Hit the Trail
The beauty of hiking in New England is that it can be whatever you want it to be. There are challenging options aplenty, but equally as many opportunities for a relaxing ramble. There are mountains to be scaled, and pancake-flat rail trails to be explored. You can hike for an hour, an afternoon, a weekend, or longer… it all depends on what you want it to be.
The Appalachian Trail
Spanning 2,200 miles between the state of Georgia and Maine’s Mount Katahdin, the Appalachian Trail (or “A.T.” as it’s known) touches every New England state but Rhode Island. And while you could easily pass an entire summer on the A.T., it also offers up innumerable day or weekend hiking options with well-established trailheads and markings to guide you, often to sweeping views that’ll take your breath away… if the hike hasn’t done that, already.
Here’s a short guide to more mountains
Three Mountains Just Made For a Picnic
It’s been said that the best part of hiking is the food, and we couldn’t agree more. Here are our picks for, well, picnics.
- Putney Mountain - short, 1.2-mile hike with beautiful grassy summit and big views
- Rome Point Trail - flat 2-mile jaunt that leads to a beautiful beach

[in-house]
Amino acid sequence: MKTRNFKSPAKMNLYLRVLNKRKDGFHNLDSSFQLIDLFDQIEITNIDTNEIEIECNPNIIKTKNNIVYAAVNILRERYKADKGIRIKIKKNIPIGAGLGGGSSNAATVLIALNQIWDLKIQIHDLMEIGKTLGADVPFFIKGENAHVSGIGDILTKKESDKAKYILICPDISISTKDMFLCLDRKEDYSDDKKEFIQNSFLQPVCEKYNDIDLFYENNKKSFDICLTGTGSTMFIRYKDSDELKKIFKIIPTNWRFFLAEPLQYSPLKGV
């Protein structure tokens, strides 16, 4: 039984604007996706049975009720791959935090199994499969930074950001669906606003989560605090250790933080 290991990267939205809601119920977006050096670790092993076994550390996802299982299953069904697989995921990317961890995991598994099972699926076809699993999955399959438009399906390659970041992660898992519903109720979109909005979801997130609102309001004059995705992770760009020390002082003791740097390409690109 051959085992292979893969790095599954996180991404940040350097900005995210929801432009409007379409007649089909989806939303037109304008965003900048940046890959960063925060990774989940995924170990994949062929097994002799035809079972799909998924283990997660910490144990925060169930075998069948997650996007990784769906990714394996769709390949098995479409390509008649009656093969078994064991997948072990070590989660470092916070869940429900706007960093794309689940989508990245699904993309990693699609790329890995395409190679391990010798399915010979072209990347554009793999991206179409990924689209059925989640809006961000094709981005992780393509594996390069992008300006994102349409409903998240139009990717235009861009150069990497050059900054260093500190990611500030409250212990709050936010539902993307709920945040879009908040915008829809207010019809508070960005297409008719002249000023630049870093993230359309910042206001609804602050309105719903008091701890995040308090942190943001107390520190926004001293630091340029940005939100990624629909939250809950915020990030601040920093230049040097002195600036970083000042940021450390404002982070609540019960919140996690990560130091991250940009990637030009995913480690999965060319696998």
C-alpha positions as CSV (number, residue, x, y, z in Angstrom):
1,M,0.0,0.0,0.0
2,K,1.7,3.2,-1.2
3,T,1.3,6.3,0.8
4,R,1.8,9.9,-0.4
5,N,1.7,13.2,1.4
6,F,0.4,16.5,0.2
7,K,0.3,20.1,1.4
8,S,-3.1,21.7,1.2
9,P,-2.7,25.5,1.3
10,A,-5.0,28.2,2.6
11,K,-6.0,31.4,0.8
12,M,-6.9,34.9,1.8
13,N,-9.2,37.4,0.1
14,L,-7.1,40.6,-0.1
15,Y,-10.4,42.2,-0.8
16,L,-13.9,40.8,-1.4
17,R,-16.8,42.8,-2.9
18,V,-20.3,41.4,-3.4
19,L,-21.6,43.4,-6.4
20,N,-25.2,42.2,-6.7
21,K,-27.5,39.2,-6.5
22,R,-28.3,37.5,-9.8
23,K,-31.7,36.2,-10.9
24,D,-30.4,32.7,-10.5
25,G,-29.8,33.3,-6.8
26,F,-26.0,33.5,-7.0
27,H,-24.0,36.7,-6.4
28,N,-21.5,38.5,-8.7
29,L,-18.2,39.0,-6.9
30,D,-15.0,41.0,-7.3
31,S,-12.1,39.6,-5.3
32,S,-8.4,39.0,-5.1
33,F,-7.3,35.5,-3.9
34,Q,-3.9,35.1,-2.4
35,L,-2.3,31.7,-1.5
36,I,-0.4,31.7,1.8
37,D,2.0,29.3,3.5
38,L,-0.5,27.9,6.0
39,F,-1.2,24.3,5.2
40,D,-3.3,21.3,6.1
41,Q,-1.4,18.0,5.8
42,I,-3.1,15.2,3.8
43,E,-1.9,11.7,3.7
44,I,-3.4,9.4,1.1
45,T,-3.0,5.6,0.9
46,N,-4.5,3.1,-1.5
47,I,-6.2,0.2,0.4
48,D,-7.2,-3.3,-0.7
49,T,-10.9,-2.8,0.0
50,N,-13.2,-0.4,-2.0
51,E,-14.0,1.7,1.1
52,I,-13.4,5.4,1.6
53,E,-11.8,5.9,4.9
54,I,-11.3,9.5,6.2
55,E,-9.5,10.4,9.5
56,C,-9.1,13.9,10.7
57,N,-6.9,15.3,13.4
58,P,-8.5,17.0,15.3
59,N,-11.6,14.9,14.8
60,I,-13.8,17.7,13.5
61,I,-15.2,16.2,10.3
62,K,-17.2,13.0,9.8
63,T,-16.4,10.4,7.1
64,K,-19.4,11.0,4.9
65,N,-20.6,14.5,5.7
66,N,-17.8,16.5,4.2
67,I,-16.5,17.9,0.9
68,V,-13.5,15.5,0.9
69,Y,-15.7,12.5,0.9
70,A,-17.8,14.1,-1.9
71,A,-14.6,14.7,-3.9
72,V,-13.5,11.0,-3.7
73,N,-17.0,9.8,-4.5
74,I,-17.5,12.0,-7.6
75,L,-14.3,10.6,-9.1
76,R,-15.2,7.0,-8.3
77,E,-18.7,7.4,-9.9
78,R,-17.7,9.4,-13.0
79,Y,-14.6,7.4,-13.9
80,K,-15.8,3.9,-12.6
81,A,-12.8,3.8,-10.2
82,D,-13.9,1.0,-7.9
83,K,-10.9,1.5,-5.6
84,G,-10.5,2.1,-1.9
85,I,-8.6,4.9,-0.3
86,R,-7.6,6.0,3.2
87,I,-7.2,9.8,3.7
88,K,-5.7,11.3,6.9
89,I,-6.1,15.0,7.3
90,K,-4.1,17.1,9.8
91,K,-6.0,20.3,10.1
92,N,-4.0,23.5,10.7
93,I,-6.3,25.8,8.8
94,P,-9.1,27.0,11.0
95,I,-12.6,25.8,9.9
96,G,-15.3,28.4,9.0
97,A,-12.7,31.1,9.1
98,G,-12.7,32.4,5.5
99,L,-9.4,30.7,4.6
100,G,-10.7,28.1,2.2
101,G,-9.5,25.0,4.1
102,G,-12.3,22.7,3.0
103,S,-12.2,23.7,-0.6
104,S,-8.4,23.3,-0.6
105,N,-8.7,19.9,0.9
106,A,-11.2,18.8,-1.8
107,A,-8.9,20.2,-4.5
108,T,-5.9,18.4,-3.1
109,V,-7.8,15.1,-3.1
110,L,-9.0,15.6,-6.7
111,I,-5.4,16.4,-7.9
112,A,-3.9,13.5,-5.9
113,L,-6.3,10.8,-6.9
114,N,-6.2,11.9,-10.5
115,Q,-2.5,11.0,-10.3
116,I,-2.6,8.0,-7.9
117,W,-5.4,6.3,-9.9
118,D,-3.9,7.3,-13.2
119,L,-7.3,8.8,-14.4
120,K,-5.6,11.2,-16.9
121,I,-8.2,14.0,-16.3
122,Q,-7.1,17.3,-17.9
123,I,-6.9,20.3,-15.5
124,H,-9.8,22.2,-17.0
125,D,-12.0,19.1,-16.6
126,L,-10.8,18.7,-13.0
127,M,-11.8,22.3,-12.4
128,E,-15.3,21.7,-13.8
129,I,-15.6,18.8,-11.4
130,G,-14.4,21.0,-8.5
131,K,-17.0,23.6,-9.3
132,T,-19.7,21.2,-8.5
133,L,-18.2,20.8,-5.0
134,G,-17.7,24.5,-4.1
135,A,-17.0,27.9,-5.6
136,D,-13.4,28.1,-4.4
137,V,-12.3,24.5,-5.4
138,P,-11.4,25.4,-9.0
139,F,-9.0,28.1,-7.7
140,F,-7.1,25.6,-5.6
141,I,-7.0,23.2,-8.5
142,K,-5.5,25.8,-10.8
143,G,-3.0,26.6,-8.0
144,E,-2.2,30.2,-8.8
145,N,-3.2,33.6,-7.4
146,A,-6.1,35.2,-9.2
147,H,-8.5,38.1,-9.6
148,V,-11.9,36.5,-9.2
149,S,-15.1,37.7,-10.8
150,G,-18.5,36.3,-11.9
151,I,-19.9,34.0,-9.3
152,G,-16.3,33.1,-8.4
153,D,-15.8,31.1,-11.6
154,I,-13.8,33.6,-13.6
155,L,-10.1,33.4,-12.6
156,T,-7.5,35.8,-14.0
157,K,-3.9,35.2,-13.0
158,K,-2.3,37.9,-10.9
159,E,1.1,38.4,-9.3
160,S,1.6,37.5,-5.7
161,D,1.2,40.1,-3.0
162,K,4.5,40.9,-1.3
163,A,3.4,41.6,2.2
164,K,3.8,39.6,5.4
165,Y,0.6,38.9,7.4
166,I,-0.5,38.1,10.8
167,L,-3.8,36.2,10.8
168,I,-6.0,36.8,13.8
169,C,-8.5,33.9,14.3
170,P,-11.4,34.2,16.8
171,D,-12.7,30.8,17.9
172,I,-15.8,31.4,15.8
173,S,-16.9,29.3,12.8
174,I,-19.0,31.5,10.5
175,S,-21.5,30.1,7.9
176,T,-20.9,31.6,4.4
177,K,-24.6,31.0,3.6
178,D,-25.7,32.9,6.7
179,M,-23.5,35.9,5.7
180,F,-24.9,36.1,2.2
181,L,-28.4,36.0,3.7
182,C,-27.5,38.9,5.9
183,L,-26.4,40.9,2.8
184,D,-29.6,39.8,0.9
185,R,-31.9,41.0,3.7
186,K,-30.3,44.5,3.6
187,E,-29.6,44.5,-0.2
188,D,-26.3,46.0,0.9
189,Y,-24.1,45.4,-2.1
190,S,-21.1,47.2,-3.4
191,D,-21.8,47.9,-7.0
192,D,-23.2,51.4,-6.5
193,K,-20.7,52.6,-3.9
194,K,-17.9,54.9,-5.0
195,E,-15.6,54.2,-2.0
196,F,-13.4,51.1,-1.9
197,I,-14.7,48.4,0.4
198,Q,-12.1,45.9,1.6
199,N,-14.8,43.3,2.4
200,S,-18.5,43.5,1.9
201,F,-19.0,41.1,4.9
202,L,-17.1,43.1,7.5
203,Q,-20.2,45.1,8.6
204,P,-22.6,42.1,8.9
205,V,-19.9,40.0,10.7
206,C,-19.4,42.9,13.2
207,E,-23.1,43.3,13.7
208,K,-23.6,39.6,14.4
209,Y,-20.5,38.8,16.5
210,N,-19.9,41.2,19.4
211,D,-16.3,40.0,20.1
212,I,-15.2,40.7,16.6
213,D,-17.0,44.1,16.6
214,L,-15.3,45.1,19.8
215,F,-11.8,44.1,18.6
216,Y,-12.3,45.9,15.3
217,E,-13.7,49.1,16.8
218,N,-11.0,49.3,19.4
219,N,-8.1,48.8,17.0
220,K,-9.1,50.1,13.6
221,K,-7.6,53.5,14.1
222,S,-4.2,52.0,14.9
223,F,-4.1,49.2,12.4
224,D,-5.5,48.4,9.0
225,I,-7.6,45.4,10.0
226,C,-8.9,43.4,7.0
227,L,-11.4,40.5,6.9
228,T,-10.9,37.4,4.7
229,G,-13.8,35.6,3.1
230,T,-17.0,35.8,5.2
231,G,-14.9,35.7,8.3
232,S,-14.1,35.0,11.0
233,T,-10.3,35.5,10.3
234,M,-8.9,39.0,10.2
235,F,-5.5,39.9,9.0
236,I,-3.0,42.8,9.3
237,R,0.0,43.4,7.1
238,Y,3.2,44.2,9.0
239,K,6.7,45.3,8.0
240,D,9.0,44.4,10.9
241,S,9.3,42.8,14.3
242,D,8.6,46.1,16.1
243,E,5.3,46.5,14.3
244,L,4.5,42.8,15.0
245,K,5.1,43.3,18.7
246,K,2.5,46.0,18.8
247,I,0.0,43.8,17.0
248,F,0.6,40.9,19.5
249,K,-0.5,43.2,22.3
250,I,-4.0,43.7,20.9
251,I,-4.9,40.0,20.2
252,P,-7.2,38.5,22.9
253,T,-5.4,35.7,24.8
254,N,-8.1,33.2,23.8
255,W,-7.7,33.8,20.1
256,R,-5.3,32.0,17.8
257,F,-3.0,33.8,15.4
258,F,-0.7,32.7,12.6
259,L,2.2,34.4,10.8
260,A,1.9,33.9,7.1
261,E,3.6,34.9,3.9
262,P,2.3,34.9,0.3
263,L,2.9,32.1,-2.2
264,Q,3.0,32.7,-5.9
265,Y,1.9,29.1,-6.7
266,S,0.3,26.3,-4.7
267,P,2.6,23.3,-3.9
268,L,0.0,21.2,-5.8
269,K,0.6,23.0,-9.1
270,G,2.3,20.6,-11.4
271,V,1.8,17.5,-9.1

- Pleasant Mountain - follow the 5.4-mile Southwest Ridge Trail for a challenging hike
Get the Boot
If you’re looking to buy your last pair of hiking boots for, well, possibly forever, make your way to Peter Limmer & Sons in Intervale, New Hampshire. Here, you’ll find arguably the most-coveted hiking boots in the entire world, made by hand to last decades, rather than years.
Start ‘em Young
With mountain peaks ranging from just a few hundred feet in elevation to well over 4,000 feet, New England’s hiking is as diverse as its culture. This makes it the ideal destination for families looking to introduce their young ones to the joys of two-foot travel. A few suggestions: Walden Pond State Reservation in Concord, Massachusetts; Crawford Notch State Park in Livermore, New Hampshire; and Talcott Mountain in Simsbury, Connecticut.
You know what else kids like? Skiing!
4,000’ or Bust
In New England, summiting a 4,000 foot (or greater) peak is considered a point of pride. Indeed, a handful of avid hikers have been known to summit all 67 of the region’s 4,000-foot summits. If you’re looking to notch a 4,000 footer or two, we’ve got some ideas.
- Mount Moosilauke, Glencliff, New Hampshire. Summit elevation: 4802’
- Camel’s Hump, Duxbury, Vermont. Summit elevation: 4083’
- Saddleback Mountain, Rangeley, Maine. Summit elevation: 4120’